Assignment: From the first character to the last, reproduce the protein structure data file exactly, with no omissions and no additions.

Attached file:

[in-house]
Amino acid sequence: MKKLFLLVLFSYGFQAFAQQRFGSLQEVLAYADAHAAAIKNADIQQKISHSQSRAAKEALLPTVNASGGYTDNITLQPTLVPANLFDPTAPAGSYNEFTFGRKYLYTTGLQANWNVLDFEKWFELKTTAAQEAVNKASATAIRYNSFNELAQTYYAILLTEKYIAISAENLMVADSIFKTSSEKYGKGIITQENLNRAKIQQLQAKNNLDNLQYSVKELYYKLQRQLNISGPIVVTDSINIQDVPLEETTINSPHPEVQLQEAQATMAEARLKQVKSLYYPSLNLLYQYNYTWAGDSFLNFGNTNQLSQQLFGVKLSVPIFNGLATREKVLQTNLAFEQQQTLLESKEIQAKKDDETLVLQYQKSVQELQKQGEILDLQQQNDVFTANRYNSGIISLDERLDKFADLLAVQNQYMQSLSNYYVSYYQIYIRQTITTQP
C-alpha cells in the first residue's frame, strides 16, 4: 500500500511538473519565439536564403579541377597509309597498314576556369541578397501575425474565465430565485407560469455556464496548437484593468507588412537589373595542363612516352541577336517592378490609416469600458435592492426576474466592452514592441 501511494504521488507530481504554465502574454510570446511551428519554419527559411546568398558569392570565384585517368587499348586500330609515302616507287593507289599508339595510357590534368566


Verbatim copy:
[in-house]
Amino acid sequence: MKKLFLLVLFSYGFQAFAQQRFGSLQEVLAYADAHAAAIKNADIQQKISHSQSRAAKEALLPTVNASGGYTDNITLQPTLVPANLFDPTAPAGSYNEFTFGRKYLYTTGLQANWNVLDFEKWFELKTTAAQEAVNKASATAIRYNSFNELAQTYYAILLTEKYIAISAENLMVADSIFKTSSEKYGKGIITQENLNRAKIQQLQAKNNLDNLQYSVKELYYKLQRQLNISGPIVVTDSINIQDVPLEETTINSPHPEVQLQEAQATMAEARLKQVKSLYYPSLNLLYQYNYTWAGDSFLNFGNTNQLSQQLFGVKLSVPIFNGLATREKVLQTNLAFEQQQTLLESKEIQAKKDDETLVLQYQKSVQELQKQGEILDLQQQNDVFTANRYNSGIISLDERLDKFADLLAVQNQYMQSLSNYYVSYYQIYIRQTITTQP
C-alpha cells in the first residue's frame, strides 16, 4: 500500500511538473519565439536564403579541377597509309597498314576556369541578397501575425474565465430565485407560469455556464496548437484593468507588412537589373595542363612516352541577336517592378490609416469600458435592492426576474466592452514592441 501511494504521488507530481504554465502574454510570446511551428519554419527559411546568398558569392570565384585517368587499348586500330609515302616507287593507289599508339595510357590534368566